Mastercard Inc. is doing away with a rule requiring merchants to get signatures for transactions made with its credit and debit cards in the United States and Canada.
Announced early Thursday, Mastercard’s rule change goes into effect April 13, 2018, allowing issuers, merchants, and processors time to make adjustments, though merchants can adopt the change sooner, Mastercard says. Mastercard also issued a bulletin about the matter Wednesday afternoon. The new rule does not affect interchange, and applies only to point-of-sale transactions.
A majority of consumers believe that it would be easier to pay and that checkout lines would move faster if they didn’t have to sign for purchases, Mastercard says.
Six decades ago, when credit cards debuted, checking the signature on the card against another piece of cardholder identification was necessary. Today, more than 80% of Mastercard in-store transactions in the United States and Canada do not need a cardholder signature, Linda Kirkpatrick, Mastercard executive vice president of U.S. market development, tells Digital Transactions News.
“We’re putting the power of the point of sale into the hands of the merchant to decide if they want to prompt or not,” Kirkpatrick says. “Now is the right time because from the digital-transformation perspective and payments perspective we’re at an inflection point.”
Two years have passed since the U.S. EMV liability shift went into effect, and new payments products that are safe and secure are available, Kirkpatrick says. “We want to recognize that consumers and merchants have evolved,” she says. “We want to make it easier for consumers and merchants to get in and out and on with their days.”
The change does not alter Mastercard’s stance on securing its transactions, she says. “Mastercard has a long history of innovation and investments in all layers of security,” Kirkpatrick notes in a blog post. “Recently we introduced an Early Detection System to help financial institutions proactively and quickly pre-empt serious attacks. This new service provides issuers with a unique advanced alert for cards and accounts at a heightened risk of fraudulent use based on their exposure in security incidents or data breaches.”
Kirkpatrick says the rule change has been vetted with issuers, processors, and merchants. “Reaction has been neutral to positive,” she says. “From the issuer perspective, all are aligned around improving the experience at the point of sale.” The idea, she says, is that an easier checkout experience leads to increased card use. “This is an area where all of our interests are aligned, merchants, issuers, and our network,” she says.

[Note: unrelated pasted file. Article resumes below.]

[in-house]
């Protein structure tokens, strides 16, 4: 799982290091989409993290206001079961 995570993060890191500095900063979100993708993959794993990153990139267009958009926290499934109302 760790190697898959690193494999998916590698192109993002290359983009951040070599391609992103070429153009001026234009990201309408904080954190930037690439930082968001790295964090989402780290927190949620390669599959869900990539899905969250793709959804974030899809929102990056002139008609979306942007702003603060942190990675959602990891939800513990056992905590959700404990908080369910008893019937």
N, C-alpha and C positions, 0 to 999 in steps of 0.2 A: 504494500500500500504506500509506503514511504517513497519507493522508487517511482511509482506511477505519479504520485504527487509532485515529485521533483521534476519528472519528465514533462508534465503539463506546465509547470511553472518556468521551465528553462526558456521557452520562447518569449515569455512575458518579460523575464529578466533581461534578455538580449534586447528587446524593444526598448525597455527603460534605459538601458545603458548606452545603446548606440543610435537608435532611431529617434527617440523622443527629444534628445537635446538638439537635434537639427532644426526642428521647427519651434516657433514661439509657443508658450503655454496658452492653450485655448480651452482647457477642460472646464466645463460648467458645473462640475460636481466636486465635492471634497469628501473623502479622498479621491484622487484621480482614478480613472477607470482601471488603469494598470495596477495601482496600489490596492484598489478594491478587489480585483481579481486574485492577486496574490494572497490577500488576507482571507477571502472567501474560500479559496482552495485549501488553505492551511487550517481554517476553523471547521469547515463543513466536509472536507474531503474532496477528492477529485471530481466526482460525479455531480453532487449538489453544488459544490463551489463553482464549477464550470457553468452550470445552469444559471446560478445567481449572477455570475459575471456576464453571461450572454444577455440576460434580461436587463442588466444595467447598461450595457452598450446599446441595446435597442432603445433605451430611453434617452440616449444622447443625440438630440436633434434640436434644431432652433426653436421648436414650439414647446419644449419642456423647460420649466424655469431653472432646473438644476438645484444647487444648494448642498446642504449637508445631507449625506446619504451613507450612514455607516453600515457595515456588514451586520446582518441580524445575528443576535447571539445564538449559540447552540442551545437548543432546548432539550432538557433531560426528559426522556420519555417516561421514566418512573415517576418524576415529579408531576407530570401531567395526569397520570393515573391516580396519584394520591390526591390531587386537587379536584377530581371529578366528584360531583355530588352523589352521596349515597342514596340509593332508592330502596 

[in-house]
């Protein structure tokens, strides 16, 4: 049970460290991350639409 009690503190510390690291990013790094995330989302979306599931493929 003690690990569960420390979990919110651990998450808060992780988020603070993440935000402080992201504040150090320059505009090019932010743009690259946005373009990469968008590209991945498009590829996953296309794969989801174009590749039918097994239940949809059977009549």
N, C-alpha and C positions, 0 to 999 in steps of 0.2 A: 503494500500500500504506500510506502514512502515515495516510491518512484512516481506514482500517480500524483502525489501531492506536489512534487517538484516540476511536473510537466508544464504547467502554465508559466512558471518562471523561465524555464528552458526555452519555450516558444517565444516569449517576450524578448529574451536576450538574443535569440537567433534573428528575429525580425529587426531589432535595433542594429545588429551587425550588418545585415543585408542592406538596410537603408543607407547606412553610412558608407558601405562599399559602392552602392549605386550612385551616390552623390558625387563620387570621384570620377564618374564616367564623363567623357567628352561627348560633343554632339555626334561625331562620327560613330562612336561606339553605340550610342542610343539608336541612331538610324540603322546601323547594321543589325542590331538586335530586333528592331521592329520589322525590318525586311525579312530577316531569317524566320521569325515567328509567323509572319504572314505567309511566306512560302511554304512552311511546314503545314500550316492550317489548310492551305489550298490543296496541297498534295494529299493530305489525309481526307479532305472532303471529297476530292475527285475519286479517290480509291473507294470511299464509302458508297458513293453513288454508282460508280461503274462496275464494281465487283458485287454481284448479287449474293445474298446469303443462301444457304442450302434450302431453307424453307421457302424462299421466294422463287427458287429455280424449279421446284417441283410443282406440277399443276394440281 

The world’s largest retailer, Wal-Mart Stores Inc., praised the decision. “Removing this step at the checkout will save time for our customers and decrease the expense associated with storing and presenting signatures back to the issuer, all while preserving security for customers,” a Walmart spokesperson said in a statement. “We anticipate this will result in savings that can be used to continue to lower prices for our customers.”
Mark Horwedel, chief executive of the Merchant Advisory Group, also lauded the change. “The signature-optional requirement is a big opportunity for our merchant members to enjoy the effects of quicker checkout lines and returning customers who appreciate a frictionless payment experience,” Horwedel says in a statement.
The Minneapolis-based trade group says it has been working over the course of several years with its network partners to eliminate the signature requirement. “This step will improve the customer experience and eliminate inefficient, ineffective, and costly processes for the retail merchant community,” says Laura Townsend, MAG senior vice president of operations, in a statement. “As commerce experiences continue to expand, new and improved digital authentication methods are available which bring better security innovations to the payments ecosystem.”
Others echoed the move. “This is an important symbolic step putting signature into its rightful place in the trash heap of payments history,” says Steve Mott, principal at BetterBuyDesign, a Stamford, Conn.-based payments consultancy, in an email message. “Next step is for them to come out from Visa’s shadow and support PIN as the only current multi-factor authenticated payment available today, under open standards.”